The city of Pretoria, 48 km (30 mi) north of Johannesburg, lies within the Tshwane metropolitan area, which was formed in 2000 when Pretoria and its surrounding areas—Centurion, the townships of Atteridgeville, Mamelodi, and Shoshanguve, and neighboring areas—merged under a single municipal authority. The country's administrative capital and home to many senior politicians and diplomats, Pretoria is a pleasant city, with historic buildings and a city center that is easily explored on foot.
Founded in 1855, the city was named after Afrikaner leader Andries Pretorius, one of the Voortrekkers (pronounced fooer-treka) who moved from the Cape to escape British rule. In 1860 it became the capital of the independent Transvaal Voortrekker Republic. After the South African War of 1899-1902 (the Second Anglo-Boer War), the city became the capital of the then British colony, and in 1910 it was named the administrative capital of the Union of South Africa. In 1948, when the National Party came to power, Pretoria became the seat of the apartheid government. In 1964 the Rivonia Treason Trial (named for the Johannesburg suburb where 19 ANC leaders were arrested in 1963) was held here, and Nelson Mandela and seven of his colleagues were sentenced to life in prison.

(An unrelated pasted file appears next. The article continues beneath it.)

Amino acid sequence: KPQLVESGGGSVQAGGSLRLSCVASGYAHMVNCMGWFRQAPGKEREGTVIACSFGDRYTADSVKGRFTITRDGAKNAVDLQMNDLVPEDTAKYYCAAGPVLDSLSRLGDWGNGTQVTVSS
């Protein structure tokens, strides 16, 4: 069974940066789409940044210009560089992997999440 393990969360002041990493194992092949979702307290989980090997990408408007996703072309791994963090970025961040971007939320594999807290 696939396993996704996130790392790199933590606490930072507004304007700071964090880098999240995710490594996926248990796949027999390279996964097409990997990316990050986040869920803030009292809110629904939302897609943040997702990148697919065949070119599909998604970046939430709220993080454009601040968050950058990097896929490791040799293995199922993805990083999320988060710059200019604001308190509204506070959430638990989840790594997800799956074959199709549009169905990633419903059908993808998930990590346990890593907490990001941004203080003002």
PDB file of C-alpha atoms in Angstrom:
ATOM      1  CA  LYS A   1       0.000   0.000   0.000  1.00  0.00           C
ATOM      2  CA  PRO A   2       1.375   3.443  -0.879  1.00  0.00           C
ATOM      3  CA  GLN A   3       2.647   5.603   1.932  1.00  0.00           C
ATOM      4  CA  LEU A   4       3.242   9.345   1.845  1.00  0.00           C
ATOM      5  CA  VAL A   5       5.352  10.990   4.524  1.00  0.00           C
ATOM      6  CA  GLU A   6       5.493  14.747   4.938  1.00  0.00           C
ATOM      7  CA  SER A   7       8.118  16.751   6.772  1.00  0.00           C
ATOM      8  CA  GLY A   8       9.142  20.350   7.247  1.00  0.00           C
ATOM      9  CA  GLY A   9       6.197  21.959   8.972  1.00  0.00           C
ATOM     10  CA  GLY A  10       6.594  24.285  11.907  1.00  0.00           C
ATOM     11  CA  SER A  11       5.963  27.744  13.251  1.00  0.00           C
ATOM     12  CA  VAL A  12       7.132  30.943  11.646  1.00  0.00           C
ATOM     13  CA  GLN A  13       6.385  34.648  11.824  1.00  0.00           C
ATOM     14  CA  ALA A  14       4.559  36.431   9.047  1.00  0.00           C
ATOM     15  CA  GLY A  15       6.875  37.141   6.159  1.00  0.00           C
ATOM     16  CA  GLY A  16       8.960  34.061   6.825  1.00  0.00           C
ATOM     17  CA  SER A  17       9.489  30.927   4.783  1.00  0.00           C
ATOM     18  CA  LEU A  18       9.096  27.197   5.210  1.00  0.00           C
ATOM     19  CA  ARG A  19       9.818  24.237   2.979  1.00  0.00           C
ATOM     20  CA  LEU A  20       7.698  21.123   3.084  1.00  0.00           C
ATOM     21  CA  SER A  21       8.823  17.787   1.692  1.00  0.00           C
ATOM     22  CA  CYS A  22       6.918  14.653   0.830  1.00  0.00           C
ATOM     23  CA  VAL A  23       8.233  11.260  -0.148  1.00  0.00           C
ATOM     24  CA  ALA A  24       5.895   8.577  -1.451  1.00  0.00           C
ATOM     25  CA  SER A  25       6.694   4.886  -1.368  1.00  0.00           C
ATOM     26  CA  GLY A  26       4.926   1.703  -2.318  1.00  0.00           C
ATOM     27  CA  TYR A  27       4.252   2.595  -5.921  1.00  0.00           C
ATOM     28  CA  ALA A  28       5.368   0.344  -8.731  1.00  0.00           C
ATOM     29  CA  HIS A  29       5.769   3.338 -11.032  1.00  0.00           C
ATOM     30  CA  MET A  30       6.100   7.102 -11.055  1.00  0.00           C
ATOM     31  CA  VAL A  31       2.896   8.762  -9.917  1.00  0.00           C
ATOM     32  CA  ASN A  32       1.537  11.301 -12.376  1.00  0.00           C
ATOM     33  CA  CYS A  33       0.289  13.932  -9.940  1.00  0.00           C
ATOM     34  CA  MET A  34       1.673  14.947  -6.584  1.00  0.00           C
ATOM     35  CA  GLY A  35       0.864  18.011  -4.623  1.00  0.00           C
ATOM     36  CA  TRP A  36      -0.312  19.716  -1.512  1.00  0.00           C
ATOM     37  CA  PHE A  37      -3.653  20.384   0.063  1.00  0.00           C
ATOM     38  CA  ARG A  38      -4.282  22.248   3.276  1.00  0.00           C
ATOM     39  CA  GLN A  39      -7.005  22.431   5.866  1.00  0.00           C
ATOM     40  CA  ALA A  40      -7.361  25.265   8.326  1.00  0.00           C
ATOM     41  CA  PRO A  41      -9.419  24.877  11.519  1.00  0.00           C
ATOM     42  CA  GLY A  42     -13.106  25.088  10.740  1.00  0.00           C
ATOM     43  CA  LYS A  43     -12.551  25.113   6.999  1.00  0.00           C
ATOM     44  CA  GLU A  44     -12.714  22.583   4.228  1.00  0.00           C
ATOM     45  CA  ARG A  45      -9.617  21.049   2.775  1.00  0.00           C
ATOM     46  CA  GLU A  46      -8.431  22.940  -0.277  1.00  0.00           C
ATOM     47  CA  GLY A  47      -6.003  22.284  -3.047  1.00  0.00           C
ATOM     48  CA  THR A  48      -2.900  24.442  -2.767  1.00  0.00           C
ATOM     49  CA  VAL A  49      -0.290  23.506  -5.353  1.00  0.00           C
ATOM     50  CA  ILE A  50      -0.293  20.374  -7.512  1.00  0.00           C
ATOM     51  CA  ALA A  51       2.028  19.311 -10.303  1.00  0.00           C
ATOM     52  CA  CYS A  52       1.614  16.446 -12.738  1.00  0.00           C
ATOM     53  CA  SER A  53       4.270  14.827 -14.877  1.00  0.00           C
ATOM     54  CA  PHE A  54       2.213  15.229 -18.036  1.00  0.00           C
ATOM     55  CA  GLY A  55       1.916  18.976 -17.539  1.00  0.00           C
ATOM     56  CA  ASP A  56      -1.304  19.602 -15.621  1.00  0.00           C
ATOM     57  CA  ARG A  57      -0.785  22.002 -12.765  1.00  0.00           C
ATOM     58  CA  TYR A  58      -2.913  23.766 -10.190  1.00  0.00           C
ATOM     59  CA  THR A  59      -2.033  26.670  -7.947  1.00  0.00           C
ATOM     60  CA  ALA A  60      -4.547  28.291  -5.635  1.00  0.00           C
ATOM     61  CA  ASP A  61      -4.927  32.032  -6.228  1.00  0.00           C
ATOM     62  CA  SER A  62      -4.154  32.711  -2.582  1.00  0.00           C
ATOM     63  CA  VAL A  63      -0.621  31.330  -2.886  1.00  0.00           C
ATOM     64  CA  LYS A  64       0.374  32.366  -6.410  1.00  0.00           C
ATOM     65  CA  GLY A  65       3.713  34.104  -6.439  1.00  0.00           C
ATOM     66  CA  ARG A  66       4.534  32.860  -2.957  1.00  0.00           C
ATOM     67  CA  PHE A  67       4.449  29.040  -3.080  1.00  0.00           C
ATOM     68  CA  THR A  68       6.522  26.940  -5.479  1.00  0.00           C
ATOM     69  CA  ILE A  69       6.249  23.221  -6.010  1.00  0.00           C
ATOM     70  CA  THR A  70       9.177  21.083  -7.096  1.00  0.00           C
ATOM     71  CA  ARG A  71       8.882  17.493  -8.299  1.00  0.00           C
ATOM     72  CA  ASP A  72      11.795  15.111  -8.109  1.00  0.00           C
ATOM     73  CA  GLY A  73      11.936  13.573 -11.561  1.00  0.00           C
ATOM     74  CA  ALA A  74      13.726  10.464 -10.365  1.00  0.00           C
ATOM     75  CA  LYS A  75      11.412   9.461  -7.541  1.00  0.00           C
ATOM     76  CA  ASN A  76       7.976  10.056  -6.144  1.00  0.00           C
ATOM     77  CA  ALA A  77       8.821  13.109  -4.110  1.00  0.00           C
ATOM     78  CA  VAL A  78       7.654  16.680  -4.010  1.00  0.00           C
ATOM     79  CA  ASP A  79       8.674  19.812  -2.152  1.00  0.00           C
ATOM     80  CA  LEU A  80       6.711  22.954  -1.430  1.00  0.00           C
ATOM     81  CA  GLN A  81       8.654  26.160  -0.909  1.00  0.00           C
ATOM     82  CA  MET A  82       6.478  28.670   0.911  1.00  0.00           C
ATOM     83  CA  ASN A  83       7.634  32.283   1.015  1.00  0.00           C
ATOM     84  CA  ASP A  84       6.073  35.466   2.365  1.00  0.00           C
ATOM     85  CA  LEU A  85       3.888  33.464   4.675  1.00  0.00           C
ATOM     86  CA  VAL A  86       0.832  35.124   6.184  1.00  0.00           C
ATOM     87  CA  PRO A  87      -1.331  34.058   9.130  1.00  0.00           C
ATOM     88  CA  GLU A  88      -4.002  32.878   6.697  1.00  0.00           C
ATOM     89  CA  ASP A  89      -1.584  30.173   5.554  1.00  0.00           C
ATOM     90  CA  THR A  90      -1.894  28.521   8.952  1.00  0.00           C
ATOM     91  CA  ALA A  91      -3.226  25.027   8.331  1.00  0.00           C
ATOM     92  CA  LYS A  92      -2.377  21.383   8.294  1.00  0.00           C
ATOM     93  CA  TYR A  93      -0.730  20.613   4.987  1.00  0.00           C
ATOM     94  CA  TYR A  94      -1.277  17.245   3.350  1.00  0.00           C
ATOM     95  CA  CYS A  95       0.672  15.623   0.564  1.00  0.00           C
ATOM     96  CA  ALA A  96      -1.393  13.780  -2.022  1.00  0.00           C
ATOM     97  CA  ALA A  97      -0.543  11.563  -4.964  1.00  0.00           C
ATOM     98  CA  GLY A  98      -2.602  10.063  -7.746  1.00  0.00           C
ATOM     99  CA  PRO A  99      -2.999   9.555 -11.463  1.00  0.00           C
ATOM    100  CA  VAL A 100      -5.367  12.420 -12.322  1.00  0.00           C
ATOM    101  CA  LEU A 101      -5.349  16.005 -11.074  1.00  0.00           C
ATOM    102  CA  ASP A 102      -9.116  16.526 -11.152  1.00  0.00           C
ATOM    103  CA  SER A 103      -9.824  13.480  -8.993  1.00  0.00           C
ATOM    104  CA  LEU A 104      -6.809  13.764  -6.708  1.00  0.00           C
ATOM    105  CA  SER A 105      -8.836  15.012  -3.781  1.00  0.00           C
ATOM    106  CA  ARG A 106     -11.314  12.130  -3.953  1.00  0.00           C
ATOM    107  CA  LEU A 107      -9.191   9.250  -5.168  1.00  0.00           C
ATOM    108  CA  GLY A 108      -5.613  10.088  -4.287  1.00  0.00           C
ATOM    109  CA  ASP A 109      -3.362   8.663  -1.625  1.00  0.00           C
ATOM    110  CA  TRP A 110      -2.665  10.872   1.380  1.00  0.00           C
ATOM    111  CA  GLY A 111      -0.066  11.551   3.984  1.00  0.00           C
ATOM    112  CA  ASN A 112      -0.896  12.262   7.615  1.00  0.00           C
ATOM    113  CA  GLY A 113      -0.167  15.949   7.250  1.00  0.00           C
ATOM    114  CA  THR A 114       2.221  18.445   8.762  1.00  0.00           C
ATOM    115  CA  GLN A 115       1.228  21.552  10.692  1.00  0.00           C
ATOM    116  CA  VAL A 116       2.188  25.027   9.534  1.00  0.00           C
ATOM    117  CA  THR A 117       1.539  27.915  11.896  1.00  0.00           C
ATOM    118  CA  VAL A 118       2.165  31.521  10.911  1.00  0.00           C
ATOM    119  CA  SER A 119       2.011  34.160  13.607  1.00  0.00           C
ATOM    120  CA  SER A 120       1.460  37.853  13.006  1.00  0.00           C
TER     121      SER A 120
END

In 2008 the Tshwane Metropolitan Council (Tshwane is a reference to the indigenous people who lived in the area before the Afrikaners arrived) announced its intention to change street names throughout the metropolitan area to reflect the country's cultural diversity, but this process has not yet begun.
Pretoria at a Glance
- Church Square
- City Hall
- Freedom Park
- J. G. Strijdom Square
- Kruger Museum
- Melrose House
- National Cultural History Museum